Blogging a Book: Challenges

Photo: Irene Robert Wright, fsp. © Daughters of St. Paul

Photo: Irene R. Wright, fsp © Daughters of St. Paul

Three-day weekends when we can take two days in a row to really relax are rare in convent life. Often Saturdays, Sundays, or holidays are times when we participate in special events or pastoral projects. However, since I’ve been assigned as a writer for digital media at our publishing house in Boston, I’ve had two three-day weekends (July 4th and Labor Day), and both have allowed me to move forward with my newest writing adventure: blogging a book!

With the news just days old that my book has been accepted for publication both as a blog and as a book, I was especially excited to dive in. I want to complete blogging the book within a year. Usually with that kind of a deadline, I’d be worried about finding the time to write it. But this time I face other challenges:

  • Keeping to the overall length. Initially I proposed that the book be about 52,000 words. (About 1,000 words a week, give or take!) But I’ve been asked to keep it to 40,000 words. I’m not sure how to do that and still cover most of the approved table of contents in sufficient breadth and depth.
  • Writing about spiritual topics in byte-size posts. The publishing team also told me that short entries are better, even in print form. I imagined 250-500 words an entry; they are recommending closer to 250 words. How do I deal with spiritual topics in only 250 words? And when I revise the blog into a book, do I really want to keep each blog post separate? The “experts” recommend weaving it together, but the publishing team is recommending keeping the book in “byte size” chunks.
  • Engaging readers so that the blog is truly interactive. This is by far the most exciting part of blogging my book. To do it, the blog needs lots of readers–readers who are really engaged and who comment, share, etc. I have lots of ideas for how to make the blog engaging, but I have no clue which ideas will work. I suspect that marketing the blog and making it truly interactive will be harder than writing the book. But it will be amazingly fun if I can connect with readers as I’m writing the book, and allow them to shape the content. For me, this seems the ideal way to communicate Christ–not a one-way communication, but a true dialogue so that the readers actually become co-creators of the book, and so that what I write about is truly helpful, and really resonates with the readers.

If any readers have successfully blogged a book, or developed a book from a website, or are thinking of doing it, I’d love to hear any questions or advice you’d like to share! (From the number of people reading and following my entries on this topic, I think a lot of the readers would be eager to hear further advice as well.) 

New Writing Adventure: Blogging a Book!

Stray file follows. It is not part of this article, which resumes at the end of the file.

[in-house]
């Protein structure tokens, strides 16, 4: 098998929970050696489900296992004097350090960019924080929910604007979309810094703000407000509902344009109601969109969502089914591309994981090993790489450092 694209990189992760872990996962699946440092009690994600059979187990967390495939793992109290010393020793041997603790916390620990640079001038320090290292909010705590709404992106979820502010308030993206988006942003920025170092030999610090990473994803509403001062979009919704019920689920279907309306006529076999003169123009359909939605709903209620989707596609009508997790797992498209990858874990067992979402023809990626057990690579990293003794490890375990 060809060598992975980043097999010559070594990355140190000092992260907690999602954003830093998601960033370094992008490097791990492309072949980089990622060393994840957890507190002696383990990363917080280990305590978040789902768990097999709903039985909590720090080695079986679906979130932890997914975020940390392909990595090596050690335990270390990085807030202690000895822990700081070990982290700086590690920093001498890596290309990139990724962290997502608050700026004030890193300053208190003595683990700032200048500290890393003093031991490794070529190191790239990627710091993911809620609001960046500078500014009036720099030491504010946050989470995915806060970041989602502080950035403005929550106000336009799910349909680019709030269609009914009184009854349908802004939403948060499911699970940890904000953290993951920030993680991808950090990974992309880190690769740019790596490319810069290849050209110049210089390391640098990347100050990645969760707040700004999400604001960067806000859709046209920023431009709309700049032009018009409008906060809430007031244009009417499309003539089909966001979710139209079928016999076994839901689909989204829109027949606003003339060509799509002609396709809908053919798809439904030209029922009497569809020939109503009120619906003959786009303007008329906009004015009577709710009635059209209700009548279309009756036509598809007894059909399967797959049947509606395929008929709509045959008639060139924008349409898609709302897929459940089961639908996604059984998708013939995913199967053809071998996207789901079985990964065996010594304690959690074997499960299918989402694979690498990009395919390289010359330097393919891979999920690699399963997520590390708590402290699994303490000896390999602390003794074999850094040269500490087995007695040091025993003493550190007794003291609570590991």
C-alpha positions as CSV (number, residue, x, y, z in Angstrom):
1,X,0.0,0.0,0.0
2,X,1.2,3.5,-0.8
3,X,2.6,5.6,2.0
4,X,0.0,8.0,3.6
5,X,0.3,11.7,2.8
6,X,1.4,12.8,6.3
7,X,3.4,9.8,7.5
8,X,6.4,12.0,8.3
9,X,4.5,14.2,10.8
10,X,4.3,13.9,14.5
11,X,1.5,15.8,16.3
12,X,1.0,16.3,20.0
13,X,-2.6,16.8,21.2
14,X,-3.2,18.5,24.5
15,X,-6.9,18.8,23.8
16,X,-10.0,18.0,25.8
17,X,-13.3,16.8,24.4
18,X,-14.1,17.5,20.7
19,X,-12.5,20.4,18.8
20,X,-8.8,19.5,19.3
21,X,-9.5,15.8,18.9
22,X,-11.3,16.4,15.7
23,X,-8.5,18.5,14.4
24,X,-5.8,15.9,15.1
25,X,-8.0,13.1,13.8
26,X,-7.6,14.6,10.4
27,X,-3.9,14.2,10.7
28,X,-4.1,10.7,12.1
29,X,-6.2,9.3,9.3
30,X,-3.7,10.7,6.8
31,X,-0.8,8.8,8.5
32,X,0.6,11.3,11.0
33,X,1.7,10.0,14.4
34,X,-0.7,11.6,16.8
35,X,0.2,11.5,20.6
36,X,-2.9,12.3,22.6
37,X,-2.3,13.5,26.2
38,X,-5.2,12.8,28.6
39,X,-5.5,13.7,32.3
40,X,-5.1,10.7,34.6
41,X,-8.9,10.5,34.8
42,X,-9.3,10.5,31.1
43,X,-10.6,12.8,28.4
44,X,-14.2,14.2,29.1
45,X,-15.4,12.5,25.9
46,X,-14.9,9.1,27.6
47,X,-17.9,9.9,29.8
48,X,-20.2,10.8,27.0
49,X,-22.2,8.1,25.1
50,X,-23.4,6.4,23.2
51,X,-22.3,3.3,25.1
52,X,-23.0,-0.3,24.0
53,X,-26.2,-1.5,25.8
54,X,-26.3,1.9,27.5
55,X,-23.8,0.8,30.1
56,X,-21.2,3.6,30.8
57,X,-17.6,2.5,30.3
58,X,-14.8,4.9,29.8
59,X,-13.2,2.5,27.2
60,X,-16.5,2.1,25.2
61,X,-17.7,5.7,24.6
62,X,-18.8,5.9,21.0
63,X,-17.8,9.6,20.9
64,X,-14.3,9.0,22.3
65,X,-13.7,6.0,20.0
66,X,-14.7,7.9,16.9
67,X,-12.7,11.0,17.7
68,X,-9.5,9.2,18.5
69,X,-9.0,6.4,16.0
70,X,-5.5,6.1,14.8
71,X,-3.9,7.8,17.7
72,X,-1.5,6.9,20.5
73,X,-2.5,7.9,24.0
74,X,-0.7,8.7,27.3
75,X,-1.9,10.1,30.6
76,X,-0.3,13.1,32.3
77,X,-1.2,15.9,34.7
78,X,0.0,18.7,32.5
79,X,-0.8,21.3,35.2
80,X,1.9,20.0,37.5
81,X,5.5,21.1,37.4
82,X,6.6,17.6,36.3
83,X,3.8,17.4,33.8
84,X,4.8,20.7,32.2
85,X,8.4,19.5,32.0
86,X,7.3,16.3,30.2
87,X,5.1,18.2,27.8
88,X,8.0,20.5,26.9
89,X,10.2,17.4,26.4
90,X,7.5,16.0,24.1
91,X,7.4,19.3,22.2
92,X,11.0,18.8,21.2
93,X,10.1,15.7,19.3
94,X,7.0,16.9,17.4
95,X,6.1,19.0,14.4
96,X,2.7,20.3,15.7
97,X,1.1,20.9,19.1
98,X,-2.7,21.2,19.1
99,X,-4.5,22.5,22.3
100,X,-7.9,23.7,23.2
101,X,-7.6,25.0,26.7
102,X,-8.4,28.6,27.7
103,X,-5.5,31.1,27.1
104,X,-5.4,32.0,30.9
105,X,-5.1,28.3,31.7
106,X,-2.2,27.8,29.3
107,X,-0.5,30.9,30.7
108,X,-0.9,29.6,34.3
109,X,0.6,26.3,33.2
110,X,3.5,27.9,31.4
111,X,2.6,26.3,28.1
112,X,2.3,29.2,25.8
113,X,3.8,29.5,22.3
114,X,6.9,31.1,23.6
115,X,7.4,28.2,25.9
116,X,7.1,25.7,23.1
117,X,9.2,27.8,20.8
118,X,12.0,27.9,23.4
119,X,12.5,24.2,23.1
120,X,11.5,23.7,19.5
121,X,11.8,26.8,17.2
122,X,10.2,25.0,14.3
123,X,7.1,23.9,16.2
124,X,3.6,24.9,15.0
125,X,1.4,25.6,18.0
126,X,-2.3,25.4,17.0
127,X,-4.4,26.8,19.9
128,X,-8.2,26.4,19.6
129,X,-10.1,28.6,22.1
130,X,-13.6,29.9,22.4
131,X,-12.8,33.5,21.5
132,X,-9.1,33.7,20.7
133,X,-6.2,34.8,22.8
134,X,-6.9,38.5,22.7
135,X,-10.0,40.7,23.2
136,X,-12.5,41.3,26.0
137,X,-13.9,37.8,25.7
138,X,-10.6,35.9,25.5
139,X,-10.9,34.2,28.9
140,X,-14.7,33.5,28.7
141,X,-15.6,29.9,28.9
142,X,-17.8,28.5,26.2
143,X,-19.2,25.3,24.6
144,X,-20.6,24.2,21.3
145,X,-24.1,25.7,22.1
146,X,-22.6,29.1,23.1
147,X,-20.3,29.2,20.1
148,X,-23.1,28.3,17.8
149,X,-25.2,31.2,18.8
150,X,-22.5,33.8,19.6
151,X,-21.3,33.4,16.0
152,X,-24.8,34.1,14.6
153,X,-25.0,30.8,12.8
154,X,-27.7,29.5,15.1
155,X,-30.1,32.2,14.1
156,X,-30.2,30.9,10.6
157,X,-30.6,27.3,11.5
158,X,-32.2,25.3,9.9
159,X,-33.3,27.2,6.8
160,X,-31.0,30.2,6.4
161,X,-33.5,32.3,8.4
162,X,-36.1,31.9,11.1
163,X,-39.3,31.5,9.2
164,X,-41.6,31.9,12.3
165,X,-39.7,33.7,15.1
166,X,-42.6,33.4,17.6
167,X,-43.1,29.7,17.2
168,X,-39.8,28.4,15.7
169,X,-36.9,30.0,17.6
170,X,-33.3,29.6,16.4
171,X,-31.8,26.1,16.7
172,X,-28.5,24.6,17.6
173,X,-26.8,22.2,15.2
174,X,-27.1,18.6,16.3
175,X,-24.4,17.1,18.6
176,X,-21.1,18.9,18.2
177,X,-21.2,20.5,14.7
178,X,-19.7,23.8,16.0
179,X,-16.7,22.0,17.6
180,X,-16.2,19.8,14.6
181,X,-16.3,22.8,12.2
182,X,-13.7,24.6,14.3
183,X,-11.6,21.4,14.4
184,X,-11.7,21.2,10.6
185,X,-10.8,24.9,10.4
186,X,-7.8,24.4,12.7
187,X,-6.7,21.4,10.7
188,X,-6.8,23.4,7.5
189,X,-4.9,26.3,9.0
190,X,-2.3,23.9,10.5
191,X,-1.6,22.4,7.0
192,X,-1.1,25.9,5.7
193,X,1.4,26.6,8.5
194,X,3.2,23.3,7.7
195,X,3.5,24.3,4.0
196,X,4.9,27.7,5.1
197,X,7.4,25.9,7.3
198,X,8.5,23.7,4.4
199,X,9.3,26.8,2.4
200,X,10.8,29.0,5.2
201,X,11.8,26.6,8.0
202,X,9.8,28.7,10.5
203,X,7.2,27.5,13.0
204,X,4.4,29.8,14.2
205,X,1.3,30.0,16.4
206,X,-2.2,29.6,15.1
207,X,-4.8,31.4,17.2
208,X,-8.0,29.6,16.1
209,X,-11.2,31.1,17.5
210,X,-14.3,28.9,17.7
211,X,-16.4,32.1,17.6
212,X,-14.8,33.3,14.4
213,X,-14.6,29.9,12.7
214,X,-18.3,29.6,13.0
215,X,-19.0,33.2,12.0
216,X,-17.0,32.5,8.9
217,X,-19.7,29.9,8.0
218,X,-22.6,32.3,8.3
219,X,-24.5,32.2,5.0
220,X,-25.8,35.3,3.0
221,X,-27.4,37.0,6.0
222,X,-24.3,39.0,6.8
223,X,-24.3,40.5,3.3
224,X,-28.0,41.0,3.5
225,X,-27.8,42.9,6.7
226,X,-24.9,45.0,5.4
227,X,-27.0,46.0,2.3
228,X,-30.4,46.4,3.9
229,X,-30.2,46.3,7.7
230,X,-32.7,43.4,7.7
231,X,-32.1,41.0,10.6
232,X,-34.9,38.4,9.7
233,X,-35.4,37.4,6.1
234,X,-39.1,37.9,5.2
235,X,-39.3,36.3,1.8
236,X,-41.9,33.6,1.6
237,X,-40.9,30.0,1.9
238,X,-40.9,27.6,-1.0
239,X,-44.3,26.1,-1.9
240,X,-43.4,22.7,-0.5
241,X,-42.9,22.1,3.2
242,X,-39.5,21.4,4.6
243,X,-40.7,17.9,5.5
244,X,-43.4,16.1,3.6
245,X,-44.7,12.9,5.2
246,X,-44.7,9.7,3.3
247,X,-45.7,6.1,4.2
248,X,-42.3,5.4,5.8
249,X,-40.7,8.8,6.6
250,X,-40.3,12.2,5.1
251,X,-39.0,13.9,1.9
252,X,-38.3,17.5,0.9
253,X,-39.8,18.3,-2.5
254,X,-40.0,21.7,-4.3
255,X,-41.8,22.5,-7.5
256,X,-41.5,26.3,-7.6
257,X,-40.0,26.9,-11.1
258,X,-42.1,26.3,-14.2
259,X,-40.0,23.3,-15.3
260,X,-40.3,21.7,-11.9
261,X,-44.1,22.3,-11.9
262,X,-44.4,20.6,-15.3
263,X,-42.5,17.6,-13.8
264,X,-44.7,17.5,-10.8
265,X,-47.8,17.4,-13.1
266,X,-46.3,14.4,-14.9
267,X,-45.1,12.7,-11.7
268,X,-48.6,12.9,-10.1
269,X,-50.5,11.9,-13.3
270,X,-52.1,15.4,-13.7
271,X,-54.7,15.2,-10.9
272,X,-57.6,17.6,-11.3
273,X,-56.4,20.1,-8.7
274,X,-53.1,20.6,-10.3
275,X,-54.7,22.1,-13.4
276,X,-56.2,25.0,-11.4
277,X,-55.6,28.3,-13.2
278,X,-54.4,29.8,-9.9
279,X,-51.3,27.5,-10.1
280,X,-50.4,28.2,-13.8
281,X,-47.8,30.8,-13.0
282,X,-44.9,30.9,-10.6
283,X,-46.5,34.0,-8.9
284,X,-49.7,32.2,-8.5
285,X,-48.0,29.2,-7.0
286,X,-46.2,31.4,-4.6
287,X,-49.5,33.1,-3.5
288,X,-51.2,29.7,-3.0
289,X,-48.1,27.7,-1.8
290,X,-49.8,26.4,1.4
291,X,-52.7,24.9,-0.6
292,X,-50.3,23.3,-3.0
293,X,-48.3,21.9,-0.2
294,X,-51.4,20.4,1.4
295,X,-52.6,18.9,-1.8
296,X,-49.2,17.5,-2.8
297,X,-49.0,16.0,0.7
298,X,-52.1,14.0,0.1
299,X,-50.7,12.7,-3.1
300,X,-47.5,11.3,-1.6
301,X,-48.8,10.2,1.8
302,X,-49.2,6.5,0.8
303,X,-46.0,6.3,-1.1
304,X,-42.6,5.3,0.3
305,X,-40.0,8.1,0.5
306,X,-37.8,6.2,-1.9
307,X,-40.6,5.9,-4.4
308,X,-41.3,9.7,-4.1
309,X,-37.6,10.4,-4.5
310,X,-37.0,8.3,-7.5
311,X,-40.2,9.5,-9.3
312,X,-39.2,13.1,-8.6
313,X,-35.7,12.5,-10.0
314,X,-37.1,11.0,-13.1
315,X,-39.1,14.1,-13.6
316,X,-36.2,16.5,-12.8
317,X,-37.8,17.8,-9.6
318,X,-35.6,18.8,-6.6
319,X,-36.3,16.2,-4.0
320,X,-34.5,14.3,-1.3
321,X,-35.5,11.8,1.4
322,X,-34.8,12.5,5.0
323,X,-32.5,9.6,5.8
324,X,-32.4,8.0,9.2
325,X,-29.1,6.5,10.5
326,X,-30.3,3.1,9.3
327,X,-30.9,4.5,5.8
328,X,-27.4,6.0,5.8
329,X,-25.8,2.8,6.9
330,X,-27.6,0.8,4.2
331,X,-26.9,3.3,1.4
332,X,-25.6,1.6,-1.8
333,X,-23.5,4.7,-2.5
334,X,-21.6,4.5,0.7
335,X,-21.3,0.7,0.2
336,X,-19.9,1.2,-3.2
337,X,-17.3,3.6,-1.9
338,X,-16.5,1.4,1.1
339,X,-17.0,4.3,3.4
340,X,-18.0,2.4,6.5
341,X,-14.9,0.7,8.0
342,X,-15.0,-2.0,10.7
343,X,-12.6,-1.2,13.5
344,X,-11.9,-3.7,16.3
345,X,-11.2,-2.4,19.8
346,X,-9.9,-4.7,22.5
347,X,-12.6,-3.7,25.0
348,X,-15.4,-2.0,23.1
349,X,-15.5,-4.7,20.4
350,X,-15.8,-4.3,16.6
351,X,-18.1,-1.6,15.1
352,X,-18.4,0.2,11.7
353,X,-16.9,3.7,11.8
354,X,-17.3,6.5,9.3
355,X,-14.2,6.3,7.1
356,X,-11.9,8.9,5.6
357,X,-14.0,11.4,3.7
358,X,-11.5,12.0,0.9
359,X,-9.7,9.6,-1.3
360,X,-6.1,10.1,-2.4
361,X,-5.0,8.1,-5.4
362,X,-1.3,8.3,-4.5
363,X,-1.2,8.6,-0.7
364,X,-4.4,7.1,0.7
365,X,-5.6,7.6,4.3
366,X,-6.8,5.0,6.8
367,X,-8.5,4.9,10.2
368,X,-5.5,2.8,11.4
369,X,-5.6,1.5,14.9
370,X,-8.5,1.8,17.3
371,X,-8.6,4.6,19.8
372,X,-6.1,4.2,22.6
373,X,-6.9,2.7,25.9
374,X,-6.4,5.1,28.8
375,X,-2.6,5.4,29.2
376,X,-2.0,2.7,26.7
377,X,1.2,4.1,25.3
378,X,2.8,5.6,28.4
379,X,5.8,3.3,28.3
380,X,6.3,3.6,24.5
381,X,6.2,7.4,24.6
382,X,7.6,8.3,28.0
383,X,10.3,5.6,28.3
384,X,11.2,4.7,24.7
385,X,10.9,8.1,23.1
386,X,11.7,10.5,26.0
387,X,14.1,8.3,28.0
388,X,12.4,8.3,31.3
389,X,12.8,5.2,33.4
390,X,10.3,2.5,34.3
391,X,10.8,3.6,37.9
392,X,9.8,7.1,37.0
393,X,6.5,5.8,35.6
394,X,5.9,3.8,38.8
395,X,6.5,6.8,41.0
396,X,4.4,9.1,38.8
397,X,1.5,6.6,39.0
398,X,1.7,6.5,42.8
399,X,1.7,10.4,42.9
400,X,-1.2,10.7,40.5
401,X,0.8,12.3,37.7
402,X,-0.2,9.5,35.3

IMG_20140124_115240645Have I mentioned before that I’m hoping to blog a new book starting this fall? This is something I’ve been growing increasingly curious about doing, even though I suspect that I’ll eventually be able to traditionally publish it. I’m still figuring out the advantages, the disadvantages, and how I can make it work for me and for the readers.

Why on earth would I do this?

1) It’s something new and I love the challenge of exploring it and seeing how it works

2) It “fits” with my new role of writing for our Pauline digital department, especially the challenge of learning to write “short form,” but it also fits with my love of writing long form

 3) It’s a way of reaching out to and building an audience that I might not have been able to reach in the past. Especially since some of the target audience is young adults, and I don’t know whether they’d be able to find my book without a strong online presence.

4) The interactive possibilities–I’m hoping the blog can be interactive, with comments and insights from readers that offers additional enrichment–and helps me to stay in touch with the needs of the readers

* * *

How-to-Blog-a-Book-Cover-WEBTo begin preparing, back in January I started reading Nina Amir’s extraordinarily helpful blog, How To Blog a Book, which I found out about because Nina was featured on the Writer’s Digest website. Next, I borrowed her book from the library (as you can see, this is a very low-budget operation!), and not only read it cover to cover, but took extensive notes.

Next came brainstorming all the content I’ve developed on this topic over the years, trying to figure out a title and unique approach to the topic, and coming up with a very rough table of contents so that I could see how it might be possible to  break down the content into small, “bloggable” chunks.

This took me into mid February, when I had to put the project aside, due to other projects that became more than full-time.

But using the July 4th weekend, I was able to take a little time to explore this new project, and I’m now testing out the title and topics with potential readers. Next? To write a proposal for the publisher and come up with a real Table of Contents.

This has not been my usual route to develop a new book. If you have blogged a book or are planning to do so, I’d be delighted to hear your suggestions and advice.